December is always a good month for drinking whisky. It offers excellent excuses for enjoying a dram: one to warm you up, one because it’s cold outside, or even just one because it’s Christmas. Dalwhinnie, which claims to be Scotland’s highest and coldest working distillery, should hopefully know a bit about drams for this time of year.
Dating back to 1898, Dalwhinnie is one of the smaller brands owned by Diageo. The distillery offers a limited core range, consisting of a 15-year-old, a 30-year-old, a distiller’s edition, and, at the entry-level, the NAS Winter’s Gold. The latter is made exclusively from spirit distilled between October and March. The packaging claims that this creates a more intense liquid with a richer, deeper character, “as heart-warming as our winters are bleak”.
Interestingly, the Winter’s Gold comes with a serving suggestion: chilling the bottle in the freezer before serving. While I’ve encountered suggestions of adding ice or a splash of water, this is the first time I’ve been told to freeze a whole bottle. Combined with the winter-themed packaging, it’s clear that Dalwhinnie has gone all-in on the whisky theme.
So, do the distillery’s credentials, winter theme, and serving suggestion combine to make Dalwhinnie’s Winter’s Gold the perfect December dram?
Dalwhinnie Winter’s Gold
Speyside Single Malt Whisky
43% ABV; no information on casks declared.
Colouring and chill-filtration were not declared. However, the internet suggests that this is both coloured and chill-filtered.
£44 (The Whisky Exchange)
Nose: Sweetness and honey lead, accompanied by fresh apple, pear, cinnamon, and furniture polish. A slight hint of smoke and a little citrus zest can also be detected.
Palate: Again, sweetness and honey dominate. There’s a hint of apple and red fruits, although this is quickly masked as raisins, warm pepper, and cinnamon make an appearance. A little harshness hints at the spirit’s youth.
Finish: A medium finish of honey and cinnamon, with a slight bitterness building over time.
Opinion: Unfortunately, this is far from the ultimate winter whisky. I feel like the distiller has played it a little too safe, creating a light and inoffensive dram, much better suited for sipping in spring or summer. For a proper winter whisky, I want big punchy flavours that can be adequately explored: smoke, sherry, or something similar. This delivers honey and sweetness but not much else. While the Winter’s Gold’s 43% ABV does add a more lingering finish than if it had been bottled at 40% ABV, it’s far from the “exquisitely heart-warming” and “lingering” finish that Diageo’s website promises.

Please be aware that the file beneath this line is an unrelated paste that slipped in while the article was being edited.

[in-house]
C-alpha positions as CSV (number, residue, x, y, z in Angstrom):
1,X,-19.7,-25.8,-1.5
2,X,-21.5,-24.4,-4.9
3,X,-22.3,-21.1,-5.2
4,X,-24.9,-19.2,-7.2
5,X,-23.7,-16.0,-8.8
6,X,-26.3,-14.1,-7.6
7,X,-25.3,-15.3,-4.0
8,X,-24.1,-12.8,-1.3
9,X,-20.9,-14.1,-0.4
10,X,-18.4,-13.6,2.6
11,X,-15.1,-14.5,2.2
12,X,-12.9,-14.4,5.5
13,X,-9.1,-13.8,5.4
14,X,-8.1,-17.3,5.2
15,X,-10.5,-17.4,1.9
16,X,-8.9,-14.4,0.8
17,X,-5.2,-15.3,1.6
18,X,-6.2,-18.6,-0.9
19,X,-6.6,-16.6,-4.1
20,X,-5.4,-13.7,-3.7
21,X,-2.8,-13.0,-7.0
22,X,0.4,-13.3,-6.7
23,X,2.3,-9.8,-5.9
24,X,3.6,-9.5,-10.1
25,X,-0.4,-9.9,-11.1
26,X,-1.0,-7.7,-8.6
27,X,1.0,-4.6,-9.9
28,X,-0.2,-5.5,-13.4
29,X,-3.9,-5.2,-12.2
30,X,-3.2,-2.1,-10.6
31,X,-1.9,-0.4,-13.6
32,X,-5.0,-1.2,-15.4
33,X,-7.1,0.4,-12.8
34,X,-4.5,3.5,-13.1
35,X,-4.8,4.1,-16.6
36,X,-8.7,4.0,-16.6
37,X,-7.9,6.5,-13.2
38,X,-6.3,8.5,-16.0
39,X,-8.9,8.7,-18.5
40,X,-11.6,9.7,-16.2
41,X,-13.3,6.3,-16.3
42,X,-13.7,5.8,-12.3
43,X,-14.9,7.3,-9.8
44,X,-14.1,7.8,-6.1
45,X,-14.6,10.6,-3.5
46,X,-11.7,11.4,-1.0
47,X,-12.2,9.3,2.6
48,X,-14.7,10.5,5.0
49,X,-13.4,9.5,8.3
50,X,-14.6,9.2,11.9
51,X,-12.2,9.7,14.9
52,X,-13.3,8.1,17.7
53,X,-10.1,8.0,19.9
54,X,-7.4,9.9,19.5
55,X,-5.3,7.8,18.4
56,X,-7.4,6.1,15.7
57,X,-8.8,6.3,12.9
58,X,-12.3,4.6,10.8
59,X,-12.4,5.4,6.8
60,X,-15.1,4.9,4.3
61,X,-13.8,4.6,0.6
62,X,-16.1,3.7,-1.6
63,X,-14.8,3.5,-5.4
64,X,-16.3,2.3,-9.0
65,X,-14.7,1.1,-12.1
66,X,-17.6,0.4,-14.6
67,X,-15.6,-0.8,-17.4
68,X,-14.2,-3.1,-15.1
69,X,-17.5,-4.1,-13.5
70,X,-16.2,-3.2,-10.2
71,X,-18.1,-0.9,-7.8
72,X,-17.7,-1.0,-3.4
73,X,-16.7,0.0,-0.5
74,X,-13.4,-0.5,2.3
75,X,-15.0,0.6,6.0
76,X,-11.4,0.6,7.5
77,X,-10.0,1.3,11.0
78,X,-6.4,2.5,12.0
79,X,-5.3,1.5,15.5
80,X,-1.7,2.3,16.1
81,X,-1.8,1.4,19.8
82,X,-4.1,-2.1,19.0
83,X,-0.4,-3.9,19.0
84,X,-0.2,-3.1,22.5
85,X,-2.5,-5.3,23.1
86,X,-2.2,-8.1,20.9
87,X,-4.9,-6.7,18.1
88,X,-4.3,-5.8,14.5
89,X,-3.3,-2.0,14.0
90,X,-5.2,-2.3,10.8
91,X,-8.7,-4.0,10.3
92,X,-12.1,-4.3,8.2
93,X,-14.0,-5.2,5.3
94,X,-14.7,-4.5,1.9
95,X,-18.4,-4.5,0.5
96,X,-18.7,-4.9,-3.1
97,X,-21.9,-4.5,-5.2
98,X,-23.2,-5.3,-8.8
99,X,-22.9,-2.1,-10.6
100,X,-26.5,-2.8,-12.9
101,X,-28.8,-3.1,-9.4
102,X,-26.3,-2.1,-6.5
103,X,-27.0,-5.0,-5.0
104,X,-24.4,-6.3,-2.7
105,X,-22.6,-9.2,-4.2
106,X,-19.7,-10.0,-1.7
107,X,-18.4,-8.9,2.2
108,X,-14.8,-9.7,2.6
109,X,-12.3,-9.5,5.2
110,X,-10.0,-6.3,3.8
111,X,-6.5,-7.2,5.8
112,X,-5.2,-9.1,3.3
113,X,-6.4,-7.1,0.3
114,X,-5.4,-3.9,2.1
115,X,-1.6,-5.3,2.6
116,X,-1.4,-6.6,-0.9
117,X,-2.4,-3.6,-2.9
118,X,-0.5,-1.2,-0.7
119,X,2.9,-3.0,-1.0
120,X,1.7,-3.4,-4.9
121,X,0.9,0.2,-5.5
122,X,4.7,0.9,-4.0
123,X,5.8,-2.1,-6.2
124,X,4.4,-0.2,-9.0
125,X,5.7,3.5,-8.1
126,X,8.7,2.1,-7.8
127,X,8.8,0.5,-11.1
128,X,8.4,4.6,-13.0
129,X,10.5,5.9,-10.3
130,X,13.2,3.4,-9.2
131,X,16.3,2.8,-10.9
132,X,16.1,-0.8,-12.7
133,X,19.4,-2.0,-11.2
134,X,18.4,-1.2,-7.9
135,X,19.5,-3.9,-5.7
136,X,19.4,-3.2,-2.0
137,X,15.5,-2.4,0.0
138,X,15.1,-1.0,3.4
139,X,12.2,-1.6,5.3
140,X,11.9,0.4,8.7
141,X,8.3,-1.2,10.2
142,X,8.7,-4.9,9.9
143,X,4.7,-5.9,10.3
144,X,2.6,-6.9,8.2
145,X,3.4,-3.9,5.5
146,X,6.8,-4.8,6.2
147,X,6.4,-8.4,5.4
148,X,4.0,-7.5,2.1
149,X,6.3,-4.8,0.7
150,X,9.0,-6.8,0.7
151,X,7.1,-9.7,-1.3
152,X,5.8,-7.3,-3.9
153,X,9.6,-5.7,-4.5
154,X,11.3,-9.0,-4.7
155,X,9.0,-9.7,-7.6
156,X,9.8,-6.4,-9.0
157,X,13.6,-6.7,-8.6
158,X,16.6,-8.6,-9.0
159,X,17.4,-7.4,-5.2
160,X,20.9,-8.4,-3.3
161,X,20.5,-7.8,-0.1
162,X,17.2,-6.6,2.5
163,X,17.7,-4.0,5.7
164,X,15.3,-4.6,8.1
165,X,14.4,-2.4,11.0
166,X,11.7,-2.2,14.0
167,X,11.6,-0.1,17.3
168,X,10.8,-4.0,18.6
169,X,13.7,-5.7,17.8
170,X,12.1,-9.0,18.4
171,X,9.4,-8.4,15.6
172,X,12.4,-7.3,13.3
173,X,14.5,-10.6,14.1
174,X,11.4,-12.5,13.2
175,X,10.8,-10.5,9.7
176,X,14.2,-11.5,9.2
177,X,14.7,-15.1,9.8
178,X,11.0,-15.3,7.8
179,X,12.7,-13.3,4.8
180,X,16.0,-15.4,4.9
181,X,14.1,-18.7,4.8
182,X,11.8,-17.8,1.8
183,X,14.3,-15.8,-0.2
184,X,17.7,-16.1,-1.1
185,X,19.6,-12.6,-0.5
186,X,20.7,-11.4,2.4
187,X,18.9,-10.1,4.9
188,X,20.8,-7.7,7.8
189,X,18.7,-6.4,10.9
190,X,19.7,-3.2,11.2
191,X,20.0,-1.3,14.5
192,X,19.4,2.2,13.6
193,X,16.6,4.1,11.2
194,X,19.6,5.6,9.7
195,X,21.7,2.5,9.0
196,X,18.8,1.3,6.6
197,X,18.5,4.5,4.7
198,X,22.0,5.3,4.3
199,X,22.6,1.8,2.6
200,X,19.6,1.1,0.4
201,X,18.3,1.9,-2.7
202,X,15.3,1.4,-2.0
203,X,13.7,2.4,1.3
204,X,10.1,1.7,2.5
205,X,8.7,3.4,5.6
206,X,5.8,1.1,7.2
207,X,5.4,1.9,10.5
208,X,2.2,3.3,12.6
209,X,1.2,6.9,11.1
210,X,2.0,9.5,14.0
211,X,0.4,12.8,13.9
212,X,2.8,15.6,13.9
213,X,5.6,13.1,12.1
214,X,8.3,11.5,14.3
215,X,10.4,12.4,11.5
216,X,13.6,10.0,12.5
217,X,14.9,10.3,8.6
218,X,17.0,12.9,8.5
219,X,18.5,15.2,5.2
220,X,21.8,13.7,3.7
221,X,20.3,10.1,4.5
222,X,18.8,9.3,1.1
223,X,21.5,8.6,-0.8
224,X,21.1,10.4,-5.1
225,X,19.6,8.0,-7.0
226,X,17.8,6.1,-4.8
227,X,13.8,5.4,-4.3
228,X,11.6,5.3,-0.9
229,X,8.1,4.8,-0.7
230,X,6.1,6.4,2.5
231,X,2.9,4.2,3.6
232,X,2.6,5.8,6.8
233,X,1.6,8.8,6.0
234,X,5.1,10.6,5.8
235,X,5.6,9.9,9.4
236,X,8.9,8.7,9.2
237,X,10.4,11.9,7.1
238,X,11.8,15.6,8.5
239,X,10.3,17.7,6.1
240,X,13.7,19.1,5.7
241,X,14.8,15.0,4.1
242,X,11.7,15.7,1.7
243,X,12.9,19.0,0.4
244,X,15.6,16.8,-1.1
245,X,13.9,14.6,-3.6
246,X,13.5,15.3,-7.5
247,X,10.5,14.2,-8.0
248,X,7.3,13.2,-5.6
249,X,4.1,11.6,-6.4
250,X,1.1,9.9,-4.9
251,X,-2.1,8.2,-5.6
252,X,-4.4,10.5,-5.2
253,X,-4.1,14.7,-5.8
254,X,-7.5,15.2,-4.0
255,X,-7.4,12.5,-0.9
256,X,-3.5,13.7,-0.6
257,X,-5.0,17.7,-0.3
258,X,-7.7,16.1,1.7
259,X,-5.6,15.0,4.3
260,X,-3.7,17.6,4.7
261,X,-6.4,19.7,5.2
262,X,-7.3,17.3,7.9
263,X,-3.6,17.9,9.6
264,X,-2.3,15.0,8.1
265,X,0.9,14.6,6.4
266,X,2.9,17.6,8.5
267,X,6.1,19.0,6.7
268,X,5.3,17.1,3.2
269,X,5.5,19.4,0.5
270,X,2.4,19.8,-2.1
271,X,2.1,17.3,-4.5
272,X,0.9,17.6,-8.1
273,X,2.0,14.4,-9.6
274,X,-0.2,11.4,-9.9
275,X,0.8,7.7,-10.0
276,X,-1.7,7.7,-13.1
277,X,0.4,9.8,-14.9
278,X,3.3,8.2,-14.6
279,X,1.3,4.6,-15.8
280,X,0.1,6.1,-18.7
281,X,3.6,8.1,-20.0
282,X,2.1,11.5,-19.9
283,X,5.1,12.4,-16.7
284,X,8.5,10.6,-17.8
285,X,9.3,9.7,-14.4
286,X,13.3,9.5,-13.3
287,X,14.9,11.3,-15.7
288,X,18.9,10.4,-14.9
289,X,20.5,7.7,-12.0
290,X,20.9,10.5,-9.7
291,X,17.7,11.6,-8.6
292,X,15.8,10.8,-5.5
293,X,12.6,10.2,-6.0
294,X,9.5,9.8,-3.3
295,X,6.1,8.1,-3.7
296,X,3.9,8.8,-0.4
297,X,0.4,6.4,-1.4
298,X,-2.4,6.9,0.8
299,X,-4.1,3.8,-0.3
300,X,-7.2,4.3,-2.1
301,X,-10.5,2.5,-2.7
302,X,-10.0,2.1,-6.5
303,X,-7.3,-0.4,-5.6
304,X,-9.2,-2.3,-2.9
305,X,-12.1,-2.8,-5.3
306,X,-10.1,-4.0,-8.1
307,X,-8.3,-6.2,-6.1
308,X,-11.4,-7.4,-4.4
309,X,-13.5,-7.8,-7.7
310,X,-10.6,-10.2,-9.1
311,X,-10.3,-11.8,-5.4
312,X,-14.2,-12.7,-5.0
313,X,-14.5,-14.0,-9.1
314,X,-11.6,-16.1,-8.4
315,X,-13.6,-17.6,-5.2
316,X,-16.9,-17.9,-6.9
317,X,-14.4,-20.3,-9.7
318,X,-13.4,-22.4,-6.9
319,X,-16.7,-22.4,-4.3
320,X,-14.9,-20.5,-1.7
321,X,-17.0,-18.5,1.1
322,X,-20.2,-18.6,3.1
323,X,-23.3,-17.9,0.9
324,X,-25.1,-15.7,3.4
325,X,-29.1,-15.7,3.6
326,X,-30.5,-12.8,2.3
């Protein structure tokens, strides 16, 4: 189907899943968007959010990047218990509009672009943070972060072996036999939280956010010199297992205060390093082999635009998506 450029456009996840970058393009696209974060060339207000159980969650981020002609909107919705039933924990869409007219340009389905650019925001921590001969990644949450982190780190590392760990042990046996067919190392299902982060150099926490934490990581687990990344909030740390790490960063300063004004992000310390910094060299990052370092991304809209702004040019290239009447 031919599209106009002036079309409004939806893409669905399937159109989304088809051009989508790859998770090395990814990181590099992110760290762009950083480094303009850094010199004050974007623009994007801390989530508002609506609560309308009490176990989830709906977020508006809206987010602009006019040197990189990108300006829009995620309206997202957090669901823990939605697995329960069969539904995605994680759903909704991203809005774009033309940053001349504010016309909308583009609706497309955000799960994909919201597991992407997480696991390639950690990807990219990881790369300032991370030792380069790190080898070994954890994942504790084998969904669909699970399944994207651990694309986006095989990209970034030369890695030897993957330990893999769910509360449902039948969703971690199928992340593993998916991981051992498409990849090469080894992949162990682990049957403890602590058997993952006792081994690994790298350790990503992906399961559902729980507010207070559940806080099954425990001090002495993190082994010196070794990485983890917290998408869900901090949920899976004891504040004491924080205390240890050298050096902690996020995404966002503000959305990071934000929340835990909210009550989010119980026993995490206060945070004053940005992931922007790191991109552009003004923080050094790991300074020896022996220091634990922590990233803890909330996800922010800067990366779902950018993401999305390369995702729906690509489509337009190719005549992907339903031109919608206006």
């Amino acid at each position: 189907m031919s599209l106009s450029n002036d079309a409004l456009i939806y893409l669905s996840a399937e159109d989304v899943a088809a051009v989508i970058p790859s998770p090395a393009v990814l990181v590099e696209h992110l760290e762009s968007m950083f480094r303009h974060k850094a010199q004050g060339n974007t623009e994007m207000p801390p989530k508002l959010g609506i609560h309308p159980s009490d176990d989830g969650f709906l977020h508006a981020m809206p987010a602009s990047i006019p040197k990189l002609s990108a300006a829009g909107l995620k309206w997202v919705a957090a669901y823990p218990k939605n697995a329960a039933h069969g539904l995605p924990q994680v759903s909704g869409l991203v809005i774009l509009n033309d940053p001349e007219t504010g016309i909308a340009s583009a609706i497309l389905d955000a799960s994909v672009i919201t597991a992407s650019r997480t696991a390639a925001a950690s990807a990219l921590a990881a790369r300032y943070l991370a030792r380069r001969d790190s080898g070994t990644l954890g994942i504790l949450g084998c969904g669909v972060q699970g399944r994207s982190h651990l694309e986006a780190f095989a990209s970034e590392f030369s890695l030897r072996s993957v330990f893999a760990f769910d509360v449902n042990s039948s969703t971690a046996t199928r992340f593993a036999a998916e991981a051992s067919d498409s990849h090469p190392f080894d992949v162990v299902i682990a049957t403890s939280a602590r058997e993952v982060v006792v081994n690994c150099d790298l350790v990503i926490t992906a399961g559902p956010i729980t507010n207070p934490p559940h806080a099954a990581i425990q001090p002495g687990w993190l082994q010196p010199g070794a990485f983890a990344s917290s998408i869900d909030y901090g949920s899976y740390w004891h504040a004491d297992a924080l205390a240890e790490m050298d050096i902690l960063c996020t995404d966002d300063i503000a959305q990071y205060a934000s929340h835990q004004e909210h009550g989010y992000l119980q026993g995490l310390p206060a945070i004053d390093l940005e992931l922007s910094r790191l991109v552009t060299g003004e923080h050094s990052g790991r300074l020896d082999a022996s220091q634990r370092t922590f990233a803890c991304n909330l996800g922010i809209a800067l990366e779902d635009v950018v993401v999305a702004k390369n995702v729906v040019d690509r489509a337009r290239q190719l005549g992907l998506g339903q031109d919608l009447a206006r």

When I tried it straight from the freezer, I found, unsurprisingly, that the nose had been almost completely neutralised. The palate did become a little more interesting: the overwhelming honey sweetness was eliminated, allowing a more thorough examination of the fruit and spice notes. Strangely, the finish seemed to become slightly more warming. While an interesting suggestion, I’m not entirely sold: I doubt freezing a whisky to reduce its prominent notes will become a widespread practice.
I have to mention the Winter’s Gold’s price tag. £44 is very steep for what is a very straightforward whisky. I would note that the Winter’s Gold can occasionally be found on Amazon on offer for as little as £25. This is worth looking out for: I feel that this price point suits the whisky far better and would make me consider buying a bottle. After all, the Winter’s Gold serves as a good introduction when taken as the entry-level dram in a wider range.
The Dalwhinnie Winter’s Gold may not be the ultimate winter dram, but it’s far from terrible. It’s worth considering if you find it on sale.